The Kindle Index

The Atlantic recently put out an article on eReaders that I find particularly interesting for our group. Although it analyzes which cities have emerged as the most aggressive early adopters of eReaders, it also points out that eReading still takes a back seat to reading from physical sources, by far. Most interestingly, they also report that iPad sales far outweigh Kindle and Nook sales. Of course, I can’t know what percentage of time iPad owners spend reading on their iPads. What I do know, however, is that a lot of eReaders have come and gone over the past 10 years. If this trend continues, I wouldn’t be surprised if we reminisce about the days of a single-use device like eReaders – or wrist watches. When Kindle released its Kindle Fire this year, Amazon showed interest in releasing more than an eReader. I wouldn’t be surprised if they release a true tablet soon to stay in this market.

Are We There Yet?

This is an interesting video made by Apple in the 1990’s. Some of the concepts and technologies sound remarkably familiar. It’s interesting to notice that we’re still trying to accomplish many of the same goals 15 years later. I’m not really sure we’ve arrived at the finish line with any and I wonder what is holding us back.

Still in the tunnel, but I think I see light up ahead…

In my experience, so many apps I’ve tried are so close to what I want, but not quite useful enough. For example, I was thrilled to discover that EasyBib had a citation app. It was disappointing, however, to discover that it will only cite books and frustrating that I have yet to get the barcode recognition feature to work. Moreover, certain websites I use frequently have some slight variations that have prevented me from using my iPad with a class. For example, the citation tools in our Gale databases do not work the same on the iPad version of Safari as the MacBook version of Safari.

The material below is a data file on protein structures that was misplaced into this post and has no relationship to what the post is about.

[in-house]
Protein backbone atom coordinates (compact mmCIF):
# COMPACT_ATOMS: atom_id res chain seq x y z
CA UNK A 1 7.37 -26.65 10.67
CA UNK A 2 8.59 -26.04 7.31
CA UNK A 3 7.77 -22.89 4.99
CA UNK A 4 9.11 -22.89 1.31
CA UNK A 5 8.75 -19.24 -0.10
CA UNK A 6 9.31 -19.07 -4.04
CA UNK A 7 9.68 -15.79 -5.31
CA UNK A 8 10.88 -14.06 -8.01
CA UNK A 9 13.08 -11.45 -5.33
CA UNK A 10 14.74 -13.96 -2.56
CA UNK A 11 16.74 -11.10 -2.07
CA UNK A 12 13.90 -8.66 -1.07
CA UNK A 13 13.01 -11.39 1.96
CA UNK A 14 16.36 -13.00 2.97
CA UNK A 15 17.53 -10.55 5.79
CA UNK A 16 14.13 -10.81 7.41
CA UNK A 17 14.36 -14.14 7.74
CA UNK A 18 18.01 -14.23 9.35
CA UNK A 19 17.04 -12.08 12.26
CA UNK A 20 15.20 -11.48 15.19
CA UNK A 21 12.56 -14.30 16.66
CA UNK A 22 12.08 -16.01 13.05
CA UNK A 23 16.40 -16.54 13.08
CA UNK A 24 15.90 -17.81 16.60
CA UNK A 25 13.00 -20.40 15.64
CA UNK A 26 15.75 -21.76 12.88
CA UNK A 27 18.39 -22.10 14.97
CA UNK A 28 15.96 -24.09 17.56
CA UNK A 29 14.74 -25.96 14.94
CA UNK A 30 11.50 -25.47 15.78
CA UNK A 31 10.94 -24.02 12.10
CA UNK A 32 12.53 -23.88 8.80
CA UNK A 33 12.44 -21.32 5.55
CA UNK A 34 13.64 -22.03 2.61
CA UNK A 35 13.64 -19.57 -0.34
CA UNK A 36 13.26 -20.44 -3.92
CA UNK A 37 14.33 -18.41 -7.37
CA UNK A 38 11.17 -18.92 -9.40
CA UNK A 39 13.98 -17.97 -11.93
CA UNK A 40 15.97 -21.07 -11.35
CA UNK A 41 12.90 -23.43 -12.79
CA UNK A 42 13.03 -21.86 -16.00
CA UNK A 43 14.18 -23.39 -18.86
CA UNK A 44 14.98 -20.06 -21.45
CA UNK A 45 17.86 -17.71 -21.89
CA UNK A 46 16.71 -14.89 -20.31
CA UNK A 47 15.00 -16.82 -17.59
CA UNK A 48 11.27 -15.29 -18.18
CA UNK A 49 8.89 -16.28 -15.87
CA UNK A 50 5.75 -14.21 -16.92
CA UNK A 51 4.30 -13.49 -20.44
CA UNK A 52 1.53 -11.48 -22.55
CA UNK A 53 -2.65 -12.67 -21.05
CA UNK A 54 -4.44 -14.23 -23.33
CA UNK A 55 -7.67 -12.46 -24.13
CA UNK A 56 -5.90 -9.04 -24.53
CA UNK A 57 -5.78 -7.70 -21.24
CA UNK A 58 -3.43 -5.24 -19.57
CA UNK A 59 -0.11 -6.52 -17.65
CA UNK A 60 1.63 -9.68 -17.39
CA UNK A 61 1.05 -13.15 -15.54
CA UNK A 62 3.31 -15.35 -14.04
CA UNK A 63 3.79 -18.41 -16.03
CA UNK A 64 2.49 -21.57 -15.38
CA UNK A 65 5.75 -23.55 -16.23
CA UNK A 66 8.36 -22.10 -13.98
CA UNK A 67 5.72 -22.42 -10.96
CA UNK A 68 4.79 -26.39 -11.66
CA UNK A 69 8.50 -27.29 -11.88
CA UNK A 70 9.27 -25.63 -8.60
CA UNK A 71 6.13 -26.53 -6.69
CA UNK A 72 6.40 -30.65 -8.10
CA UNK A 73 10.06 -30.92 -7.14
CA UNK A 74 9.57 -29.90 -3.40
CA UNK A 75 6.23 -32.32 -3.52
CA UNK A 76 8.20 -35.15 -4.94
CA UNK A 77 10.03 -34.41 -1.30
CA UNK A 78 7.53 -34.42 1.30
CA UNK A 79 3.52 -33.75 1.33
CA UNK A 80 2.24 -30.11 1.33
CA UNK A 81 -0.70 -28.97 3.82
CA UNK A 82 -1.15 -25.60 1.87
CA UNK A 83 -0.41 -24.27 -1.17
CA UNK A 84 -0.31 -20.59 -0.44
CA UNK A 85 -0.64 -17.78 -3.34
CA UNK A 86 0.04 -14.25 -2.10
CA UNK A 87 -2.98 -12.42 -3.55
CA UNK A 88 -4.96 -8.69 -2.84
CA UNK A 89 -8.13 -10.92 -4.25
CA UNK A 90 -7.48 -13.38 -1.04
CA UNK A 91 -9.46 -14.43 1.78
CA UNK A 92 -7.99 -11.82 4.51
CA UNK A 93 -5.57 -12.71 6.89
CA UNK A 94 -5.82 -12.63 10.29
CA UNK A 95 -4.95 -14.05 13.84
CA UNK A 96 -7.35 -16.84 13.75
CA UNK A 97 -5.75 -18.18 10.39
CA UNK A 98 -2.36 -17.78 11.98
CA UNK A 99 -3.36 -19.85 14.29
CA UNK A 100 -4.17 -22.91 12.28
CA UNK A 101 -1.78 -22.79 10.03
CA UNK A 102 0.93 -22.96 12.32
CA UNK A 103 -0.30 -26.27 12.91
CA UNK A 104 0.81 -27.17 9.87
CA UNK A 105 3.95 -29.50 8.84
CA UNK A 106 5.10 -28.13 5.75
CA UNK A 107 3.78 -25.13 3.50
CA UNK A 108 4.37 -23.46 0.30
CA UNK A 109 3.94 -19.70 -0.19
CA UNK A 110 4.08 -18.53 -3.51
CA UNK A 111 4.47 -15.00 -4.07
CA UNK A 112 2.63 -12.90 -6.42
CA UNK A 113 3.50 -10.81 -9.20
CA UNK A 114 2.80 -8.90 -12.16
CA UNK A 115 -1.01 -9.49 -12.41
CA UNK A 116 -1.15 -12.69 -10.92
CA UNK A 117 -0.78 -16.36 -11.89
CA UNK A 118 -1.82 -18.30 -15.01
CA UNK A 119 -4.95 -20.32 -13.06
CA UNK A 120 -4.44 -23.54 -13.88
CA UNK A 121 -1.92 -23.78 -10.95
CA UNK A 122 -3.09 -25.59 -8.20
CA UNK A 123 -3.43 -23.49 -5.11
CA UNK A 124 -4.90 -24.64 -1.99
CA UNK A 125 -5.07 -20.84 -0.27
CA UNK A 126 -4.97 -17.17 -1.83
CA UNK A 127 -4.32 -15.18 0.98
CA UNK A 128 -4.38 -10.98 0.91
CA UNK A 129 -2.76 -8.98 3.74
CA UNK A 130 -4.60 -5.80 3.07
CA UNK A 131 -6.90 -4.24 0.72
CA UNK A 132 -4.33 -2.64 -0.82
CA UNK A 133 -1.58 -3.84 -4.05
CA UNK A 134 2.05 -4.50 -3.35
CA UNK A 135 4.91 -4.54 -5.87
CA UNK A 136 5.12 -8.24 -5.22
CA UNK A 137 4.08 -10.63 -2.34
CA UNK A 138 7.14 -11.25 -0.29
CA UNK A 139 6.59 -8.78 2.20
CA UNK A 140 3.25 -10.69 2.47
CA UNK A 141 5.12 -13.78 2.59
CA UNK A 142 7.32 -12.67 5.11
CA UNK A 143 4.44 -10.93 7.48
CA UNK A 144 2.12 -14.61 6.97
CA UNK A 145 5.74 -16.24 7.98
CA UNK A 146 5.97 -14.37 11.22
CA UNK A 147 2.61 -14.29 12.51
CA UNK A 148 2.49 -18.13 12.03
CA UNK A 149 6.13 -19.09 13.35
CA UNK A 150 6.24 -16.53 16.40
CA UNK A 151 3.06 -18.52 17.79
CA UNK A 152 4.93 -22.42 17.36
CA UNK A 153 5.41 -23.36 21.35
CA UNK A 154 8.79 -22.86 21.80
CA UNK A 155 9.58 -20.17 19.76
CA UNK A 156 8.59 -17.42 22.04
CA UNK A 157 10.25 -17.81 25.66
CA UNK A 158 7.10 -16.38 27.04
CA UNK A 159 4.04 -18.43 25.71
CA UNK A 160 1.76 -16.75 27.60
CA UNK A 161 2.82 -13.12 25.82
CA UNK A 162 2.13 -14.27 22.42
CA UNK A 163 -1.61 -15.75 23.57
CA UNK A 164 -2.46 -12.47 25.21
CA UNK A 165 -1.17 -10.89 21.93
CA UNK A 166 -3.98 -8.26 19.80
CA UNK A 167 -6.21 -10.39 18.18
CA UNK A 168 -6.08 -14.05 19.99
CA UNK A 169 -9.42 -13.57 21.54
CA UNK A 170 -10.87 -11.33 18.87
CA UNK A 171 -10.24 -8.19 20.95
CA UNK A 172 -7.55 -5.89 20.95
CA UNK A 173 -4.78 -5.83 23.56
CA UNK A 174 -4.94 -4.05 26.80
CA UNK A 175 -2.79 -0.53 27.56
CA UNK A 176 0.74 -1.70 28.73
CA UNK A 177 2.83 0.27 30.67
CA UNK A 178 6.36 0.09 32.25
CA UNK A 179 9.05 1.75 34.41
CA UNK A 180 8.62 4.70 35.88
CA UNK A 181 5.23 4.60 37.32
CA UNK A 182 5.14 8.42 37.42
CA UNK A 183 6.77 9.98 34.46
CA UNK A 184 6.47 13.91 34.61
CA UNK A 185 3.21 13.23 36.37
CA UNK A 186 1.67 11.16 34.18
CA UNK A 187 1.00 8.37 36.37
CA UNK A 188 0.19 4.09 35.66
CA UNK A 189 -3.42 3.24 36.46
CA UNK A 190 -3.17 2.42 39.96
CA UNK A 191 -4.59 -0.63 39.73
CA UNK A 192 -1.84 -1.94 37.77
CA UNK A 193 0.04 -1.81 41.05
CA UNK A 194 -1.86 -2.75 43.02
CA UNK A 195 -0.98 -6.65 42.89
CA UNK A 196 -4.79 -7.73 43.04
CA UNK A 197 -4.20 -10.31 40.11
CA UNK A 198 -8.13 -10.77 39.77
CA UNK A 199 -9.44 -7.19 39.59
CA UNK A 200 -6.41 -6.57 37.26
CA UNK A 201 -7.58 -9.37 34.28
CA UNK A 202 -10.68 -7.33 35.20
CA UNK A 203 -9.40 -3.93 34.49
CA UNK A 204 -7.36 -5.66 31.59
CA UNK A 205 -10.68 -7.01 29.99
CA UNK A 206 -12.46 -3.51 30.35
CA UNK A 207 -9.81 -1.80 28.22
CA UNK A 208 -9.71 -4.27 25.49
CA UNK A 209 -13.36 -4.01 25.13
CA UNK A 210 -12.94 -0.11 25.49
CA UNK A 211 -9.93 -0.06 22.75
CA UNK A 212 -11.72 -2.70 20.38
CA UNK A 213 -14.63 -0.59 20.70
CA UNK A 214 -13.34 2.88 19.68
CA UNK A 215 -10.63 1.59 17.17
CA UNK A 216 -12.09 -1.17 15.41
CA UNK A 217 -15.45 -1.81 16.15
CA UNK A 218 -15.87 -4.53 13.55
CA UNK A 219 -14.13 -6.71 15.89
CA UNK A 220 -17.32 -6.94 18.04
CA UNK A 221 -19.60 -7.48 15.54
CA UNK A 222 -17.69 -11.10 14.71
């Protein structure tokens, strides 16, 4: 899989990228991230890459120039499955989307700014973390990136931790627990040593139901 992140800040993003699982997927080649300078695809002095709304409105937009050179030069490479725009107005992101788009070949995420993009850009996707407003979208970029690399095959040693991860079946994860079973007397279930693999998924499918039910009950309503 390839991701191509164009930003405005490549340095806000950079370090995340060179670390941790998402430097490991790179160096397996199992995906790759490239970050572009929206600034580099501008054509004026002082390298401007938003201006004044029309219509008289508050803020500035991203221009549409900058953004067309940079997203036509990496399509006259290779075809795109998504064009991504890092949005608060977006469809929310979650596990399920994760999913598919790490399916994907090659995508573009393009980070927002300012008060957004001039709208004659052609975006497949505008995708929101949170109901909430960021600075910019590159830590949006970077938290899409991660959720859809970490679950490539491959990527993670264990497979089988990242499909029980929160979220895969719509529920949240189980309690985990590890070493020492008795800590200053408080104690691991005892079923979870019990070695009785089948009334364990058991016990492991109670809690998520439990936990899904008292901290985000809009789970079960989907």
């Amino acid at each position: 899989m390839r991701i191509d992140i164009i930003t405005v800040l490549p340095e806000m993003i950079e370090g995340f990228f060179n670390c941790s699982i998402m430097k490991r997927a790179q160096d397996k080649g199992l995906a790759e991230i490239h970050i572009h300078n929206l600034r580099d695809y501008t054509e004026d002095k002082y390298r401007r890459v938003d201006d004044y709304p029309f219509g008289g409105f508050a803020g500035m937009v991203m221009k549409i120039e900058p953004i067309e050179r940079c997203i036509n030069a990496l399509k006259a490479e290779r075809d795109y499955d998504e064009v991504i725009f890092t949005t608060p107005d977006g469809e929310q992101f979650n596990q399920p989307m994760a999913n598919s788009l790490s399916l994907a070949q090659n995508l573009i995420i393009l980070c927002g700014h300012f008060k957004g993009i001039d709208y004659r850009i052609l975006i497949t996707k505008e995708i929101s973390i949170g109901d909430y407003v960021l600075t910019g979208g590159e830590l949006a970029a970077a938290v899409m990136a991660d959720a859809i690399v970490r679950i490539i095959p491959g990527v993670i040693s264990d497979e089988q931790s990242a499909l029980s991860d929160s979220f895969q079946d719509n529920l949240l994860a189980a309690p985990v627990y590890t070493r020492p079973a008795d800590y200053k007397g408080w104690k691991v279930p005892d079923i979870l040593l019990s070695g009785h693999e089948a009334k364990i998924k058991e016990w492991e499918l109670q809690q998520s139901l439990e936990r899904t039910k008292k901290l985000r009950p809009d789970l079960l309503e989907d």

On the bright side, I think I might be able to make library circulation even faster simply buying a USB extension that I can plug my scanner into. One of my favorite things to do is check books out to students from within the stacks by simply typing in the book’s barcode. Checking in is far more cumbersome this way, so I always do that on our old desktop PC with the scanner attached. Any excuse to not use that PC seems worthwhile to me. It would also be interesting to do inventory with my iPad at the end of the year. My laptop isn’t heavy, but the iPad is much easier to carry in one hand while scanning books with the other. I think its time to go shopping.


Today I learned that there are a lot of hidden features on the iPad that I haven’t discovered through experimentation alone. For example, I have never tried to hold down letters on the keyboard, so I had no idea that letters like á and ñ were possible. I’m also happy to discover how easy it is to add “quotations” without leaving the main keyboard screen.